There’s a look that Black men of a certain age have. It is somewhat akin to the “thousand mile stare” of war veterans. It may be tinged with anything from sorrow to determination. It is usually accompanied by a silence that is usually best left uninterrupted, except by those who know
Anyone who knows that look, knows that stare, and knows that silence, knows that it holds back—and sometimes just barely—a tidal wave of anger and frustration. It is a look that says not only “I’m sick of this shit,” but “I’m sick of fighting this shit.” And it it most often worn by one who is—and has long been— waist deep in “this shit,” and fighting to get to the other side.
Joseph Beam captured the essence of it, and put his own spin on it, when he wrote:
I, too, know anger. My body contains as much anger as water. It is the material from which I have built my house; blood red bricks that cry in the rain. It is what pulls my tie and gold chains taut around my neck; fills my penny loafers and my Nikes; molds my Cavlins and gray flannels to my torso. It is the face and posture I show the world. It is the way, sometimes the only way, I am granted an audience.
My father had that look sometimes. I’ve seen it on the faces of other men in my family, as well as teacher, preachers, deacons, and just about anybody old enough to “remember when.” James Booker remembers when, and james Booker has that look.
He soon learned it wasn’t the only thing off limits to Georgia’s new black recruits.
Until 1976, black officers were blocked from joining a state-supported supplemental police retirement fund.
Today, white officers who entered the fund before that year are taking home hundreds of dollars more every month in retirement benefits than their black counterparts.
The now-retired black officers have been lobbying hard to change that, but eight years after they began an effort to amend the state constitution and give them credit for those lost years is stalled in the Legislature.
These days, when Georgia is on my mind, I’m often not very proud of it. This is another of those times.
My father’s stare, from what I gathered, went all the way back to his time as a sergeant in the Army, where he saw men he had trained get promoted—one after the other—over him. And each time, there was one major difference between them; the same difference that exists between James Booker and his fellow officers. Back then they could join the state-supported pension fund because they were white, and he could not because he was black. Now, they receive more pension than he does because they’re white and he’s black, just like it was back then.
What’s amazing, but not surprising, to me is that the state of Georgia is fighting to maintain this decades-old injustice.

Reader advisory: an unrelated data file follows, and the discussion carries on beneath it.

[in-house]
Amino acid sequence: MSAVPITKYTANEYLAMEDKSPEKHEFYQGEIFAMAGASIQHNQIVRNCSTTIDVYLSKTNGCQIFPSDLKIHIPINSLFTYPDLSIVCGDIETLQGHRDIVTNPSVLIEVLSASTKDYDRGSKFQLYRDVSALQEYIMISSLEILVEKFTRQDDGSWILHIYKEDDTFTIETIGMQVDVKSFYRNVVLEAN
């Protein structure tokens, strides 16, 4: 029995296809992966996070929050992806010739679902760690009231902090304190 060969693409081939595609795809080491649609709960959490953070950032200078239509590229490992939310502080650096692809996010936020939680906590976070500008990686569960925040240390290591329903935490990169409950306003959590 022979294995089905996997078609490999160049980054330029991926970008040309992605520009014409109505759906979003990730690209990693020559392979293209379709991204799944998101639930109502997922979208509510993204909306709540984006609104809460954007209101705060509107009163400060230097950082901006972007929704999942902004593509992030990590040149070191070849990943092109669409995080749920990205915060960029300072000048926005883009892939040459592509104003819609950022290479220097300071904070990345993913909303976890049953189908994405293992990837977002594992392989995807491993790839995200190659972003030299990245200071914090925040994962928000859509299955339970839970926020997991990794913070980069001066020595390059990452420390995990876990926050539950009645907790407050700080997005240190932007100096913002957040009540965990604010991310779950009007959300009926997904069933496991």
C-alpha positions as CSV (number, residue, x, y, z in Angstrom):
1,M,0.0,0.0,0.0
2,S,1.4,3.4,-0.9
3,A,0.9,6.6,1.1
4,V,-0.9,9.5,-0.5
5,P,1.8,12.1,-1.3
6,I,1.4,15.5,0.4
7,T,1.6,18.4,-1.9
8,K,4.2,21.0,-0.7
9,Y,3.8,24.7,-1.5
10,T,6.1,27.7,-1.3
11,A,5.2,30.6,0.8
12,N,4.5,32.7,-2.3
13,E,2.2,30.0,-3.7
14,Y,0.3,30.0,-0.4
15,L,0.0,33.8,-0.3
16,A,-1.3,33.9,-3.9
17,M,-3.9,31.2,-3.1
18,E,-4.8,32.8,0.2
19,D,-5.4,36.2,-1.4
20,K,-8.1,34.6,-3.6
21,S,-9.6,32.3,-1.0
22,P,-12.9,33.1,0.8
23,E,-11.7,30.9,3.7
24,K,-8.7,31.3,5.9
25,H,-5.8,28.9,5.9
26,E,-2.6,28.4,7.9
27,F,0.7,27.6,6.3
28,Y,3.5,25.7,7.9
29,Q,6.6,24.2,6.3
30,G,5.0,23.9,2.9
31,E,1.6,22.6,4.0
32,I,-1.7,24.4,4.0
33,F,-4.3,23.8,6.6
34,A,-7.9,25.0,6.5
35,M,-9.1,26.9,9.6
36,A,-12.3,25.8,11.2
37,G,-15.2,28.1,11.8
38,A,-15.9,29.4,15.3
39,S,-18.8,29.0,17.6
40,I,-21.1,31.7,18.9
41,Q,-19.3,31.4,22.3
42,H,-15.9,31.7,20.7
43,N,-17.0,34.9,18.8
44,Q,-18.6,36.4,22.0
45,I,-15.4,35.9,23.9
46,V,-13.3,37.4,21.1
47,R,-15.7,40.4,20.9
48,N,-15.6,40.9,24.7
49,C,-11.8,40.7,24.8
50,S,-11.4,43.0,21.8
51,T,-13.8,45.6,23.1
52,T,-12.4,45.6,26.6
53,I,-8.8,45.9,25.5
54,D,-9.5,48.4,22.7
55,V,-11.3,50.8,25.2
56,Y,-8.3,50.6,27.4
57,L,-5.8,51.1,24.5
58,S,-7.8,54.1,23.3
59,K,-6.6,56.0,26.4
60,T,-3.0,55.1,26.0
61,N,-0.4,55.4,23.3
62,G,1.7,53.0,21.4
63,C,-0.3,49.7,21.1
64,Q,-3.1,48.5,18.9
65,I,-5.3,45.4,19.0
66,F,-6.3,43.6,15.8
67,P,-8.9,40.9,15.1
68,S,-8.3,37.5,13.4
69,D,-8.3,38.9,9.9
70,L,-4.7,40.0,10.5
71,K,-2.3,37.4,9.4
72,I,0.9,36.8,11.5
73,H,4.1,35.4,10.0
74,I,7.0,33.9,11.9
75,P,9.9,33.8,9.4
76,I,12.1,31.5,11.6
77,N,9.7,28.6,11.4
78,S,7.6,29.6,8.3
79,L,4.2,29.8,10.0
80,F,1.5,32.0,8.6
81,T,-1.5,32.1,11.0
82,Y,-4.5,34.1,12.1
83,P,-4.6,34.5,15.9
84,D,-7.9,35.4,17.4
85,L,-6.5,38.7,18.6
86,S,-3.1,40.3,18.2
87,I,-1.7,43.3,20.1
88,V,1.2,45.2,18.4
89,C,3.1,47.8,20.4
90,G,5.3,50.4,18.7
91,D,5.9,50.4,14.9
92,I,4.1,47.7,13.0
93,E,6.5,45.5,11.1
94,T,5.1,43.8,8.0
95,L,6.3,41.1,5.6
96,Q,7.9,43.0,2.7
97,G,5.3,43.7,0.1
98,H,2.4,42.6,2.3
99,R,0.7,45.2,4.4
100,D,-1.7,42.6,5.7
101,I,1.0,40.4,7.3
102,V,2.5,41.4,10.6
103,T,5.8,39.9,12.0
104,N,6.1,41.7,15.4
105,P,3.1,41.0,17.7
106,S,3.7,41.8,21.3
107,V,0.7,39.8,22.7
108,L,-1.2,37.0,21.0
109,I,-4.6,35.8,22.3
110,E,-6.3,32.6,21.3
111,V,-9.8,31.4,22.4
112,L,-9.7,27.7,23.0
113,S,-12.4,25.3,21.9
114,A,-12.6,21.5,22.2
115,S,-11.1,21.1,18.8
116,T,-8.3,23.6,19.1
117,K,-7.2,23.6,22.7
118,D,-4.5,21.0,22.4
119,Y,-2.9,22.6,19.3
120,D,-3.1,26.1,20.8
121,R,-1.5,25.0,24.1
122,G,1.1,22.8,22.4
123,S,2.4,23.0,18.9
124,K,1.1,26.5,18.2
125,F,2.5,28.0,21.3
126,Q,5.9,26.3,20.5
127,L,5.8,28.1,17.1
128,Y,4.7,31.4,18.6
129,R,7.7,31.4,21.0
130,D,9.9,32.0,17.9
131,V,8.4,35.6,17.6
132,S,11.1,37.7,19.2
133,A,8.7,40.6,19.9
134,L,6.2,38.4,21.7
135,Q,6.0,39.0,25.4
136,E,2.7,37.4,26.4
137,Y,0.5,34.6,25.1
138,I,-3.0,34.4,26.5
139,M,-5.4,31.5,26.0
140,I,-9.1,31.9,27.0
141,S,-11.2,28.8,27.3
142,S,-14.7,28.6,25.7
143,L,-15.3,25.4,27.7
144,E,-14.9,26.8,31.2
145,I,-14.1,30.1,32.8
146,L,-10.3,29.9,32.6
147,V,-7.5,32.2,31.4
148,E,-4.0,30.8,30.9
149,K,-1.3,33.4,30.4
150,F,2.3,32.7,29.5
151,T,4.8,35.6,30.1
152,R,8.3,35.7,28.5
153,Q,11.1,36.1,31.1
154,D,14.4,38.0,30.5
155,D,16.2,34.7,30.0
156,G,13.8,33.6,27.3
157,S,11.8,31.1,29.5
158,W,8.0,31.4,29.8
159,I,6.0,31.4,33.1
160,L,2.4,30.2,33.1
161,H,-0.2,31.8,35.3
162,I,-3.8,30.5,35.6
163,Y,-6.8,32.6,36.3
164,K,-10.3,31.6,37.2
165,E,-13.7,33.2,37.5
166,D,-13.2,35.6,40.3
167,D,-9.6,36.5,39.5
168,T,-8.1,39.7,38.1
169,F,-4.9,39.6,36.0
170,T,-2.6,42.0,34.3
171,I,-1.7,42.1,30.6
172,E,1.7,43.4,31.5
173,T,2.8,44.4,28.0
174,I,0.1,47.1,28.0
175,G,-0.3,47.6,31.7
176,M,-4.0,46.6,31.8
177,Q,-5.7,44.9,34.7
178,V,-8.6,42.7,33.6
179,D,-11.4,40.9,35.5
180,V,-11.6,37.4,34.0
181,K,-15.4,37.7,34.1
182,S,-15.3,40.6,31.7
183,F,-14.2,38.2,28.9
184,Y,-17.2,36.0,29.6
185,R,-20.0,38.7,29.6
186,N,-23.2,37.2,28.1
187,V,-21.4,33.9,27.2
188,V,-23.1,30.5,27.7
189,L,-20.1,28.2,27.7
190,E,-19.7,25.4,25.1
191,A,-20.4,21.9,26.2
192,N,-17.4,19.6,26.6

The Georgia House has twice passed an amendment resolution but it has gone nowhere in the state Senate. An amendment requires a vote of two-thirds of each chamber as well as approval by voters.
“We can’t fix everything for everybody,” said state Sen. Bill Heath, chairman of the Senate Retirement Committee.
Heath, a Republican, argued that making retroactive changes to retirement benefits “opens up a can of worms and could destroy the pension system.”
“We can’t fix everything for everybody”? (And, no, Sen. Heath’s surname is not lost on me.)
How many different ways are there to read that statement?
That depends. But if you look at it through the eyes of James Booker and Georgia’s other retired Black policemen, you get some idea of how they read it.
Georgia’s first black officers, hired in the late 1940s, entered a segregated system rife with daily humiliations. They couldn’t arrest white offenders without a white officer present. They couldn’t change into uniforms at the station house — or wear their uniforms to work — forcing many to switch clothes in the locker room at the local black YMCA.
Some white officers ordered to partner with a black officer called in sick until they were reassigned.
Booker is 76 years old. After 30 years of service, he would be getting over $700 more per month in retirement. Instead, he is working part time, directing traffic to make ends meet. While the white officers who served with him, who even joined the force when he did, draw a bigger pension because their race allowed them to join the state fund at that time, and his race prohibited him from joining.
In Georgia, it seems, there time for justice is now always right now. In Georgia, there are some injustices so old, and that impact so few people, that they may be forgotten.
They may all be forgotten. It’s far more convenient. Sen. Heath’s weak excuse—”We can’t fix everything for everybody.—sounds almost like, “Look, we’ve done so many people wrong for so long that if we make it right for these people, we might have to make it right for everyone else. And we just can’t do that.”
Because we might never be able to stop? Maybe? Maybe.
So instead we just say to people, “Yes, we know you suffered an injustice. Yes, we know you continue to suffer the effect of that injustice. Live with it.”
And they will live with it. Until they die.
James Booker asked if the Georgia legislature was just waiting for him and the other retired policemen to die.
Perhaps. Perhaps they think that, in death, Booker and the other men will be finally be forgotten. Their voices, and their complaints, will finally be silenced. Maybe they will be silenced.
Maybe the Georgia state legislature doesn’t know it, but the stare that my father had, that James Booker has, and that so many black men of a certain age have is inherited. It keeps getting passed down. That’s why so many have it.